Chapter III – Questions and Answers (Bodhidharma, Amitabha, Pure Land)

One day Prefect Wai entertained the Patriarch and asked him to preach to a big gathering. At the end of the feast, Prefect Wai asked him to mount the pulpit (to which the Patriarch consented). After bowing twice reverently, in company with other officials, scholars, and commoners, Prefect Wai said, “I have heard what Your Holiness preached. It is really so deep that it is beyond our mind and speech, and I have certain doubts which I hope you will clear up for me.” “If you have any doubts,” replied the Patriarch, “please ask, and I will explain.”

“What you preach are

the fundamental principles
taught by
Bodhidharma,

are they not?” “Yes,” replied the Patriarch. “I was told,” said Prefect Wai, “that at Bodhidharma’s first interview with Emperor Wu of Liang he was asked what merits the Emperor would get for the work of his life in building temples, allowing new monks to be ordained (royal consent was necessary at that time), Continue reading “Chapter III – Questions and Answers (Bodhidharma, Amitabha, Pure Land)”

Chapter II – On Prajna

Next day Prefect Wai asked the Patriarch to give another address. Thereupon, having taken his seat and asked the assembly to purify their mind collectively, and to recite the Maha PrajnaparamitaSutra, he gave the following address:-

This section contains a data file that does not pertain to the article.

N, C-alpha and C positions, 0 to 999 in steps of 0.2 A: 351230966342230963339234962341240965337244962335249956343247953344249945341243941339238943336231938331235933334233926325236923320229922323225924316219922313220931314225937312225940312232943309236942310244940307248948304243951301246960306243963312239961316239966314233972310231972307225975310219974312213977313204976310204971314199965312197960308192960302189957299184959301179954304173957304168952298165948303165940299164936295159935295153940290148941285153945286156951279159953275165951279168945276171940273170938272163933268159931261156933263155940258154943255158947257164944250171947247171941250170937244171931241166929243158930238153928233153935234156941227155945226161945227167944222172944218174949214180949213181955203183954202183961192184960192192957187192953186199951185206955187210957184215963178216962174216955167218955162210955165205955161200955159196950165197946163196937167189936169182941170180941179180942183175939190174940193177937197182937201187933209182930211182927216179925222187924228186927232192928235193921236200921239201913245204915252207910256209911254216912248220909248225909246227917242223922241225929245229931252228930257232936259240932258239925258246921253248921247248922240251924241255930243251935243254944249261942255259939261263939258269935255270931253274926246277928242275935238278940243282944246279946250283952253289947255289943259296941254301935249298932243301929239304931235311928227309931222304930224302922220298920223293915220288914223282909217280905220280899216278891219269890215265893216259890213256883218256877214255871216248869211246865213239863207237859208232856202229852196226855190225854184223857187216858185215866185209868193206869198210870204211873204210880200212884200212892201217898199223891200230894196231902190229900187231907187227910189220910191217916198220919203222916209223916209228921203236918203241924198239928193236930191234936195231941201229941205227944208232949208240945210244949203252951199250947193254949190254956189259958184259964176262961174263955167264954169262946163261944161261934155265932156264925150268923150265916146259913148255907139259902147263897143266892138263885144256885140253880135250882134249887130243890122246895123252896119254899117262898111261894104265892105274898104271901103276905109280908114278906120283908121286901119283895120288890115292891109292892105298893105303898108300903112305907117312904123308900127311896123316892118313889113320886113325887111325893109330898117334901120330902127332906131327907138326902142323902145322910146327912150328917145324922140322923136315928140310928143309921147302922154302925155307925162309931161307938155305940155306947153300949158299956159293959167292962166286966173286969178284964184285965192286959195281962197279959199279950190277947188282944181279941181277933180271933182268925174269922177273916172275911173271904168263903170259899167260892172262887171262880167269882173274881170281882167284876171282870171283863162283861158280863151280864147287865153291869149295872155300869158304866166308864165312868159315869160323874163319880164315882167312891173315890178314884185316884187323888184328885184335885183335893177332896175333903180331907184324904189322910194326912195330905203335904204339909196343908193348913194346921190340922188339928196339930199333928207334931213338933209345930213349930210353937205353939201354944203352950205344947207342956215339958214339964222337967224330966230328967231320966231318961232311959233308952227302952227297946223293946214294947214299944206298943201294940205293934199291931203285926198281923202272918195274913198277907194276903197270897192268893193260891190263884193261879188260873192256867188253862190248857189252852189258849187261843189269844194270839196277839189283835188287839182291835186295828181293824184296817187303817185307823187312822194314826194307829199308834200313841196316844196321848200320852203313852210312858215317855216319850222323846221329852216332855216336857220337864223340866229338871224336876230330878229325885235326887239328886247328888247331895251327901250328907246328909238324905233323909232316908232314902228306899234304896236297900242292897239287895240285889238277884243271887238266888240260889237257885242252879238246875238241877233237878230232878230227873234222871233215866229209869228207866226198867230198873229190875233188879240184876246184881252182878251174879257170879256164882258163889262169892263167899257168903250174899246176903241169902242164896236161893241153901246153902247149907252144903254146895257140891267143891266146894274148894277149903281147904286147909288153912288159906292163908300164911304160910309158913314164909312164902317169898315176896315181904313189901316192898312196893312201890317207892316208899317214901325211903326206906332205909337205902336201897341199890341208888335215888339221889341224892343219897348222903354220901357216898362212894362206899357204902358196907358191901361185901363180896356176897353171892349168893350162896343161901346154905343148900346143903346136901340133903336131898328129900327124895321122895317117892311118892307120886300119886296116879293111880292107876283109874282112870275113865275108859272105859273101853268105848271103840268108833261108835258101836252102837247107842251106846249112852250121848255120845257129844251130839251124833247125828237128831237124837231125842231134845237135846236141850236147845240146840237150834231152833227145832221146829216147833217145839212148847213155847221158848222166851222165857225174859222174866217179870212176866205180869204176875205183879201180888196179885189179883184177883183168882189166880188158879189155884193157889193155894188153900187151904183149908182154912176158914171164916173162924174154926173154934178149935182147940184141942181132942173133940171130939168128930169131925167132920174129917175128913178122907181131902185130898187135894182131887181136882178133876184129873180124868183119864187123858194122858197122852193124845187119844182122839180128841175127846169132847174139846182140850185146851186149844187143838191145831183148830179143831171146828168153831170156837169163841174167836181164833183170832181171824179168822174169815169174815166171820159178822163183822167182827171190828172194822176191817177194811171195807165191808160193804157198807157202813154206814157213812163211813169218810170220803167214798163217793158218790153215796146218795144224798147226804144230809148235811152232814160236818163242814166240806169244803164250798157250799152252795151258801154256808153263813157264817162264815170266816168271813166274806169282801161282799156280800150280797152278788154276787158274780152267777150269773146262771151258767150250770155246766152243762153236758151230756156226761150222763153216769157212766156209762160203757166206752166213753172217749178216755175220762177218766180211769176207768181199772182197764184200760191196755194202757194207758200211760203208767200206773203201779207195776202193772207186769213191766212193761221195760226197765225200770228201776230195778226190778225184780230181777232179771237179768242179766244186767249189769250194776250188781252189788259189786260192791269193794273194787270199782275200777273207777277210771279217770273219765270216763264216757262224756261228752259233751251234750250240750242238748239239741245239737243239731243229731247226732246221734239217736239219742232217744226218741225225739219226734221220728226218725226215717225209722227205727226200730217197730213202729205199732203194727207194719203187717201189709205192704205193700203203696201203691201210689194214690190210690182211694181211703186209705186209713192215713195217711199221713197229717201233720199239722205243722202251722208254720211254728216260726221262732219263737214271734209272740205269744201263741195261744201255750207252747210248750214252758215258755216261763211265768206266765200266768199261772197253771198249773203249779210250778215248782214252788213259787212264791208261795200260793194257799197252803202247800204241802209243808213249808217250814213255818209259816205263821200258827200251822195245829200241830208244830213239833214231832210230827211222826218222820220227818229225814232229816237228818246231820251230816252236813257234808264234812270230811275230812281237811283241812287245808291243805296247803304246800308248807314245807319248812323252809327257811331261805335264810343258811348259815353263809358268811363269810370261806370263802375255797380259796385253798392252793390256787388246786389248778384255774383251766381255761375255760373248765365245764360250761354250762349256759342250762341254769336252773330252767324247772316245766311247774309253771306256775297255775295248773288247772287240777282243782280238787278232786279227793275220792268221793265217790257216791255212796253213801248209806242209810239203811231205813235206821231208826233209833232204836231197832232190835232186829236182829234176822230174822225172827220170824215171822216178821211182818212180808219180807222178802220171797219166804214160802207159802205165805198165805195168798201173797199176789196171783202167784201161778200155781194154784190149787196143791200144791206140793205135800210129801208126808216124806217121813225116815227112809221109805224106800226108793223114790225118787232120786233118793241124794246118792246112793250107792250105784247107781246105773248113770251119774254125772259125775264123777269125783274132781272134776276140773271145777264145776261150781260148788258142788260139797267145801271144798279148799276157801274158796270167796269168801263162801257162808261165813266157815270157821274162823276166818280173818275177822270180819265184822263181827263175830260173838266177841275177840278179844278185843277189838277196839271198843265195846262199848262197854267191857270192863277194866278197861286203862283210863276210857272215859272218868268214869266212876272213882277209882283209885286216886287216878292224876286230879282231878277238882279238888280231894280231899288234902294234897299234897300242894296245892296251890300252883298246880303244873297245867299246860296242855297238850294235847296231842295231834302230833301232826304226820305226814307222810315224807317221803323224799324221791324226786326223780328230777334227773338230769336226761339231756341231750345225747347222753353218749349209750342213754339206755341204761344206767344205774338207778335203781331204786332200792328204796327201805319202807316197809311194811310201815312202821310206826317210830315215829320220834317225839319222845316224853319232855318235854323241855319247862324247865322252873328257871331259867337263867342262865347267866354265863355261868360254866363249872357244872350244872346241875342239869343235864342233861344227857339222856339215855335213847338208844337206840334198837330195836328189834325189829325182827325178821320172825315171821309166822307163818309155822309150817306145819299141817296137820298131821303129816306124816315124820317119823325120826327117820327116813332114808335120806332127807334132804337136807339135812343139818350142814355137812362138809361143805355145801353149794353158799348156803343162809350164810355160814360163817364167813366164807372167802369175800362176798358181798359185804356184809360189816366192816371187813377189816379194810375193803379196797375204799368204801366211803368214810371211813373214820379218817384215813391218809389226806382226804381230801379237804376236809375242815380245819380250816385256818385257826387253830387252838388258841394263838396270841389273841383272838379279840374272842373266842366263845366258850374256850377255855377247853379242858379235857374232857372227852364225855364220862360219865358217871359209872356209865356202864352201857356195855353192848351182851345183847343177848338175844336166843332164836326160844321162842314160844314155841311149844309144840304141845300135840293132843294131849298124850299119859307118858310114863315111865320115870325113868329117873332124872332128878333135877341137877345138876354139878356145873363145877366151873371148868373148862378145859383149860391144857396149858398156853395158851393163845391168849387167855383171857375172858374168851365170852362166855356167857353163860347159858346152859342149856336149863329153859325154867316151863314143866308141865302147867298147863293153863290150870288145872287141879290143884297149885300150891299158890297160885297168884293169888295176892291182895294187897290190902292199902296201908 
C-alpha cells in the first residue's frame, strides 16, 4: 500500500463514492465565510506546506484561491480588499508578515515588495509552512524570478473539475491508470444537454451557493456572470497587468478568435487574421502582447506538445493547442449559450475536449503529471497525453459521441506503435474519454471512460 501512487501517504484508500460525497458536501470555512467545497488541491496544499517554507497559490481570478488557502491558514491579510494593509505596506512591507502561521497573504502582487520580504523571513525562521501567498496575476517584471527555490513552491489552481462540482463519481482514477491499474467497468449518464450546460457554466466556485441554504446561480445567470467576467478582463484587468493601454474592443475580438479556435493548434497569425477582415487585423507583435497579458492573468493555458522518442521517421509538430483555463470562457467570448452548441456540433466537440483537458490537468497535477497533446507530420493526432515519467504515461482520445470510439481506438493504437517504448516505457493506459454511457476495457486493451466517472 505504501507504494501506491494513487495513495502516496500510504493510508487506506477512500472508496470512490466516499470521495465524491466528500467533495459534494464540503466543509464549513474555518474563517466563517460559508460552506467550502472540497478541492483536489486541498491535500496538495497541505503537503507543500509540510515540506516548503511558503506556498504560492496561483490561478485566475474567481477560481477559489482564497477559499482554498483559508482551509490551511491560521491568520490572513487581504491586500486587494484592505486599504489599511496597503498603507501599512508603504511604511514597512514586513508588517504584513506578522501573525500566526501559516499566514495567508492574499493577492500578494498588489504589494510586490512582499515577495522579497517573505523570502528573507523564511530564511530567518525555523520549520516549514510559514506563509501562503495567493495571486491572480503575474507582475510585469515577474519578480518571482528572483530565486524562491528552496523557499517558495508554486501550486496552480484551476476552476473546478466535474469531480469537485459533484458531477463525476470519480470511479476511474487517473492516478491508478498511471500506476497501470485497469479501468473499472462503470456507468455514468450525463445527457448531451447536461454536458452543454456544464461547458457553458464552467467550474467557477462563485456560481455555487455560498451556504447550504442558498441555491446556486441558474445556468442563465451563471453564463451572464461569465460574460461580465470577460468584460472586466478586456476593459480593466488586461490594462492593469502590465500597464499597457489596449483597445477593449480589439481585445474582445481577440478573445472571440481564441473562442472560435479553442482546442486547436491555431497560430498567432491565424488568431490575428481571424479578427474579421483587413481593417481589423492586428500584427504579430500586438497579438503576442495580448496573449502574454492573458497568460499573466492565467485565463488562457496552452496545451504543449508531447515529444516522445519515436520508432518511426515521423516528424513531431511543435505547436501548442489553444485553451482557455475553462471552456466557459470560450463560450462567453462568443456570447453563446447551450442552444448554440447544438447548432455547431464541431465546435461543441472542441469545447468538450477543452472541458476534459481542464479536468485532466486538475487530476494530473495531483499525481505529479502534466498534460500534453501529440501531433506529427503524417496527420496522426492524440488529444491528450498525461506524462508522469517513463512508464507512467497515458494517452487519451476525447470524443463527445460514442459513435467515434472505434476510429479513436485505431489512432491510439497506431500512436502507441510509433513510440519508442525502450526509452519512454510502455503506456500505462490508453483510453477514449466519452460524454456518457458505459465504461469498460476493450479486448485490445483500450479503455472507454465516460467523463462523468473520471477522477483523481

Learned Audience, the Wisdom of Enlightenment is inherent in every one of us. It is because of the delusion under which our mind works that we fail to realise it ourselves, and that we have to seek the advice and the guidance of enlightened ones before we can know our own Essence of Mind. You should know that

so far as Buddha-nature is concerned,
there is no difference between an
enlightened man and an ignorant one.

What makes the difference is that
one realises it, while the other
is ignorant of it.

Now, let me talk to you about Maha Prajnaparamita, so that each of you can attain wisdom.

Learned Audience, those who recite the word ‘Prajna‘ the whole day long do not seem to know that Prajna is inherent in their own nature. But mere talking on food will not appease hunger, and this is exactly the case with these people. Continue reading “Chapter II – On Prajna”